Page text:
Guns

Mass shootings and terrorism. These two topics continue to strike fear into the hearts of Americans everywhere.

It makes sense why. Their randomness instills us with fear. The shooters often look deranged, and the images shown in the media are gruesome. And because of the cynical (but true) journalistic maxim, "If it bleeds, it leads," we are guaranteed weeks of discussion after every incident.

But boring things are far deadlier. According to the most recent data from the CDC, accidents killed 136,053 Americans in 2014, making them the #4 leading cause of death1. Included in that number is accidental carbon monoxide poisoning, which kills on average 374 people every single year2...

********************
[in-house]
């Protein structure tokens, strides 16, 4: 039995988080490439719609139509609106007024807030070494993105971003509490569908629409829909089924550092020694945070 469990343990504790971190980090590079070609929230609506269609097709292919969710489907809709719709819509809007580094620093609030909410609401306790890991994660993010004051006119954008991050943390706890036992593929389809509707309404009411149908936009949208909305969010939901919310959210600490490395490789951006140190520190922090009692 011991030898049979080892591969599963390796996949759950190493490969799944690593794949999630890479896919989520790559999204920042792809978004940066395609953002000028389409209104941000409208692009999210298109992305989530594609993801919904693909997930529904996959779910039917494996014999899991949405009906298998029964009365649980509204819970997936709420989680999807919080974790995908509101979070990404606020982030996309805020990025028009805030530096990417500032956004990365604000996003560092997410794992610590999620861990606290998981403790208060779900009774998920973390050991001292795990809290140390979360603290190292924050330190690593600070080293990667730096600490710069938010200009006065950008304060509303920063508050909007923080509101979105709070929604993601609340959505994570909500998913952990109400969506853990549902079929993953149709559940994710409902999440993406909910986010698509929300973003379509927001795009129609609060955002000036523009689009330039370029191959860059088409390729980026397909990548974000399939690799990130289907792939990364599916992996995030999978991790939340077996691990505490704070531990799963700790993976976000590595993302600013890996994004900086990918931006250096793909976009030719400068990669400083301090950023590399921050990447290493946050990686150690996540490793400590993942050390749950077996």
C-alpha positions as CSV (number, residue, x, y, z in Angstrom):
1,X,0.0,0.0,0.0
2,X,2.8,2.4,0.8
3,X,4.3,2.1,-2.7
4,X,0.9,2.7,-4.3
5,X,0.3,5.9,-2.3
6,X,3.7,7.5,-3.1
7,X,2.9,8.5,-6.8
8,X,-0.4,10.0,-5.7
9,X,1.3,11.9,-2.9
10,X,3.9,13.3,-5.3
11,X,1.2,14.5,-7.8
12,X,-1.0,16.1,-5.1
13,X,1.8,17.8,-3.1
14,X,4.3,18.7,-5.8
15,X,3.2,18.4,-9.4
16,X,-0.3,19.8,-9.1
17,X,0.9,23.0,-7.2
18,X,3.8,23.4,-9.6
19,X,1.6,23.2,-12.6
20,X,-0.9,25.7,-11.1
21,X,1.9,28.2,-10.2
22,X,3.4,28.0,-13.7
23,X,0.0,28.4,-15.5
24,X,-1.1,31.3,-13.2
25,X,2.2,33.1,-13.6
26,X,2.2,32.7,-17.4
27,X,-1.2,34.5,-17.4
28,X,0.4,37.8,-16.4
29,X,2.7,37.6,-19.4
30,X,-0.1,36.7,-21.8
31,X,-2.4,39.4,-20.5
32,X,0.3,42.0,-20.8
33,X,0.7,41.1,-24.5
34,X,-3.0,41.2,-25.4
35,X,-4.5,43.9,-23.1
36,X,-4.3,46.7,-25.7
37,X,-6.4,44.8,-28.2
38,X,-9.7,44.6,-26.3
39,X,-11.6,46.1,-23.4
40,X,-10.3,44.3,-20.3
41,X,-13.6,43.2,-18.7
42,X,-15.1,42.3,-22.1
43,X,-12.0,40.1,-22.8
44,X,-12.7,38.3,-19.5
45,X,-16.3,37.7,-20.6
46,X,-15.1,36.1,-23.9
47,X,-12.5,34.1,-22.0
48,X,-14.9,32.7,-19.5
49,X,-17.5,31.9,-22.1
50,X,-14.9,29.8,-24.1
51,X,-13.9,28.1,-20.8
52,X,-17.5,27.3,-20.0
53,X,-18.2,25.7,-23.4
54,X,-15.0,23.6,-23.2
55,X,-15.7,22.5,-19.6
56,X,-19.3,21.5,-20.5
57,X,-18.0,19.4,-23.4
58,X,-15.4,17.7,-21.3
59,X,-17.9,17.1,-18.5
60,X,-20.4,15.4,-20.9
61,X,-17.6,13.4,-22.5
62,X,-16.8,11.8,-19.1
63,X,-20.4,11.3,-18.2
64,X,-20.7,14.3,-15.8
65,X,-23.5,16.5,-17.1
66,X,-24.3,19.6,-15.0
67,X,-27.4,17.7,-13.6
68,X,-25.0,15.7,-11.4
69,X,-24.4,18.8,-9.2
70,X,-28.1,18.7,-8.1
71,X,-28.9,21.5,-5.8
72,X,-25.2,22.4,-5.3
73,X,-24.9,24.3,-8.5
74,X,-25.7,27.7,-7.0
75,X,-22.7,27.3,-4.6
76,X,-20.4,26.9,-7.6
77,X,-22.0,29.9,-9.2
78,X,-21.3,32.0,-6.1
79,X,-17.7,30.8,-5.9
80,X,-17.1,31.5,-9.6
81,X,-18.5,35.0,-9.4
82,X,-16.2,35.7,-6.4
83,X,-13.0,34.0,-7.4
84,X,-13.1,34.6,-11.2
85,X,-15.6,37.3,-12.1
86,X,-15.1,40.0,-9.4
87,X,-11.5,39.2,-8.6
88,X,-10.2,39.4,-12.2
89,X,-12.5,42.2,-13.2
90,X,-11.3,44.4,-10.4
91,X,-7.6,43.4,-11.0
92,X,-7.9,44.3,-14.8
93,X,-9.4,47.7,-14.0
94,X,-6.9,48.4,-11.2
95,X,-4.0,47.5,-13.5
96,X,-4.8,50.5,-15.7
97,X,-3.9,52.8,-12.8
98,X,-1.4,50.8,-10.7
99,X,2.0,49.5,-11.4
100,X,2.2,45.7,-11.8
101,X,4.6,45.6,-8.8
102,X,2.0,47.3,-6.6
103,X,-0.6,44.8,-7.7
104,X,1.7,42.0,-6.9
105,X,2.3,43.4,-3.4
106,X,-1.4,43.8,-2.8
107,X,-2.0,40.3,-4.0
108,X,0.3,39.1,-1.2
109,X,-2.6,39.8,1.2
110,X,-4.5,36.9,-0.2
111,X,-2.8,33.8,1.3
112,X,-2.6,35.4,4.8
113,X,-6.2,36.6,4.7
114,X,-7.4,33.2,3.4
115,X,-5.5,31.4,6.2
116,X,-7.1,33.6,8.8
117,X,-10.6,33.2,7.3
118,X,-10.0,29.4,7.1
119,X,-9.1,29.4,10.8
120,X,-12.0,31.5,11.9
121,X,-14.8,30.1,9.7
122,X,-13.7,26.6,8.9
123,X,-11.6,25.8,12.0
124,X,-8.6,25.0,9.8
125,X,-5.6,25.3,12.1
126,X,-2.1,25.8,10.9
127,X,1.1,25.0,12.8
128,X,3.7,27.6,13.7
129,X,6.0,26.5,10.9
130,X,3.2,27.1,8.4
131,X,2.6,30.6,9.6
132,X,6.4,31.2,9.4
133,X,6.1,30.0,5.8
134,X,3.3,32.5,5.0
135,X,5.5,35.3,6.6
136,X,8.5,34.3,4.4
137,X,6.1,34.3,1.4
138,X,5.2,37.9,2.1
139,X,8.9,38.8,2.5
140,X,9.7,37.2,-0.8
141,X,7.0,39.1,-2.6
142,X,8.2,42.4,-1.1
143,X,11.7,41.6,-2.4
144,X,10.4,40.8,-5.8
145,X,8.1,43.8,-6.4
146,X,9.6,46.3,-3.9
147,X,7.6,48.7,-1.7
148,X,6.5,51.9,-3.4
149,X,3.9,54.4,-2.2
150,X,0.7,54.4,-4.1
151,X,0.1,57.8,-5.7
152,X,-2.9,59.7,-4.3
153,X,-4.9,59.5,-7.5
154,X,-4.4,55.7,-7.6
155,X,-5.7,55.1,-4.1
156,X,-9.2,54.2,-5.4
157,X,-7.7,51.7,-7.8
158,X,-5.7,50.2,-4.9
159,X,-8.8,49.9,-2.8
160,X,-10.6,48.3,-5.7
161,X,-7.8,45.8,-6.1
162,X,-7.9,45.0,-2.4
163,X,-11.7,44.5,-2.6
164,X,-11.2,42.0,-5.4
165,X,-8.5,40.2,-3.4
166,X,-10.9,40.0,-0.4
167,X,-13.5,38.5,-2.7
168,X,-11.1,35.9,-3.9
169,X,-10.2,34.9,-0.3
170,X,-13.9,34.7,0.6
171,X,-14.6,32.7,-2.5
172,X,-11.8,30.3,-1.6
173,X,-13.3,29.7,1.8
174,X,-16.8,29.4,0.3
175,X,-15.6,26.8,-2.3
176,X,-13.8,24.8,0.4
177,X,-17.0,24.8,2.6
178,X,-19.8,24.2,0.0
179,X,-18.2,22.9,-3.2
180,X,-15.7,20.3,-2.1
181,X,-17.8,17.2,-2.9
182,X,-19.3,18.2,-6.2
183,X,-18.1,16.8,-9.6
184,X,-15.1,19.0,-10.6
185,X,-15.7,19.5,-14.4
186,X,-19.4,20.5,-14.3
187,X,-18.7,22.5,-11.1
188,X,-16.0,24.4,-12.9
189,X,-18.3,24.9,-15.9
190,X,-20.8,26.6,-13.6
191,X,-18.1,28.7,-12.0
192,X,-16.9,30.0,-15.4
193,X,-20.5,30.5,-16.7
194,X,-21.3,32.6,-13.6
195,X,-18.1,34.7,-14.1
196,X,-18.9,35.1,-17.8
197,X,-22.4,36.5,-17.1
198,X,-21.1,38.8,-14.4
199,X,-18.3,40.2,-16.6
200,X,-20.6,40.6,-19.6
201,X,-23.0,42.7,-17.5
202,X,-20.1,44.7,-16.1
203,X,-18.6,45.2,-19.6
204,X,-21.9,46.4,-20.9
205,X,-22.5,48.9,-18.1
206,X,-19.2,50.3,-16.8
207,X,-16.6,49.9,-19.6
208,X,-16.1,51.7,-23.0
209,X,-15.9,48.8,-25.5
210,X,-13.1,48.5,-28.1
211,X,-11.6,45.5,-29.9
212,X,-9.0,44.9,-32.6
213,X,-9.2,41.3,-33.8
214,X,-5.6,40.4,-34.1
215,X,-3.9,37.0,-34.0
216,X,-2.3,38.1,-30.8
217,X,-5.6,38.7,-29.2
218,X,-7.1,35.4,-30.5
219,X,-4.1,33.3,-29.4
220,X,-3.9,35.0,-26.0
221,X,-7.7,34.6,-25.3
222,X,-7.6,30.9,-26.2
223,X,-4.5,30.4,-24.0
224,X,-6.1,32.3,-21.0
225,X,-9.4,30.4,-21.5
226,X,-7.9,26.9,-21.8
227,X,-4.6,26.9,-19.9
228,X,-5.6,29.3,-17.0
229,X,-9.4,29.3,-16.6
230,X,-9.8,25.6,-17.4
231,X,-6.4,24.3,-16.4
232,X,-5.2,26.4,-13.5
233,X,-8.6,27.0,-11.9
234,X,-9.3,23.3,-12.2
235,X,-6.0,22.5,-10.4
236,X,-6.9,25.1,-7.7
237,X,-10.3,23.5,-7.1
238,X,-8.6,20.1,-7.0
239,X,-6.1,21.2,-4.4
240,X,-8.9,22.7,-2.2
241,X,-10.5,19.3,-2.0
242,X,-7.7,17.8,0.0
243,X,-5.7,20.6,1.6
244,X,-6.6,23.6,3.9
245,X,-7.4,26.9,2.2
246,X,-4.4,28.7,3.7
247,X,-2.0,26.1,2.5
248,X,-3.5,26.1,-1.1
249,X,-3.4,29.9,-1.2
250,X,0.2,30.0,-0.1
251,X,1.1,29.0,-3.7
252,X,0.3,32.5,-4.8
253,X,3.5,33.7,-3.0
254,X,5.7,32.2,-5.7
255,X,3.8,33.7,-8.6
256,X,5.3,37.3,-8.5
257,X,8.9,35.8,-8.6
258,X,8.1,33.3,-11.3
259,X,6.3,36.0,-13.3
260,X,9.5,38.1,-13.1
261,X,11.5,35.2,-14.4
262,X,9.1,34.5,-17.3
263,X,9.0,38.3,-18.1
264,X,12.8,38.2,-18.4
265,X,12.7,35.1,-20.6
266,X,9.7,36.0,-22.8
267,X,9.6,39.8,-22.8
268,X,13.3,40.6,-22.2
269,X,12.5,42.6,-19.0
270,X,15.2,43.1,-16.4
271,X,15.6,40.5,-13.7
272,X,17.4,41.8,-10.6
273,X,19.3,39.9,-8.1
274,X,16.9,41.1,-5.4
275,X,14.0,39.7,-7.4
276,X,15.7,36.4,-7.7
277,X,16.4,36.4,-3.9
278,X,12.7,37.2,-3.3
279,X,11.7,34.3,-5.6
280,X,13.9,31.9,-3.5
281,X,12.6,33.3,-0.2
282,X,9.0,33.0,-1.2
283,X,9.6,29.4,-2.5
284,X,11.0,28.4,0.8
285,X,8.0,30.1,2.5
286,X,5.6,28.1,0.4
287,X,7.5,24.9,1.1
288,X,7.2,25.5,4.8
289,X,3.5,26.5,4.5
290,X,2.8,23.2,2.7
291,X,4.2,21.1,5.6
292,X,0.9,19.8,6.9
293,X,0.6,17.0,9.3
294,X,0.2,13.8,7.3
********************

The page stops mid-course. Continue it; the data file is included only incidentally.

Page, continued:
Atul Gawande popularized the concept of medical ‘hot spotting” - originally, hot spotting was the practice of focusing on known crime areas and it became vital for reducing crime in New York City - to health matters in a 2011 article in the New Yorker. Medical hot spotting was using data to identify patterns (models) to identify which groups can be targeted for further intervention pr even prevention. Ben Green, et al., in this week’s JAMA Internal Medicine, extend hot spotting in a new direction, to rampant gun violence in Chicago, so I am wading...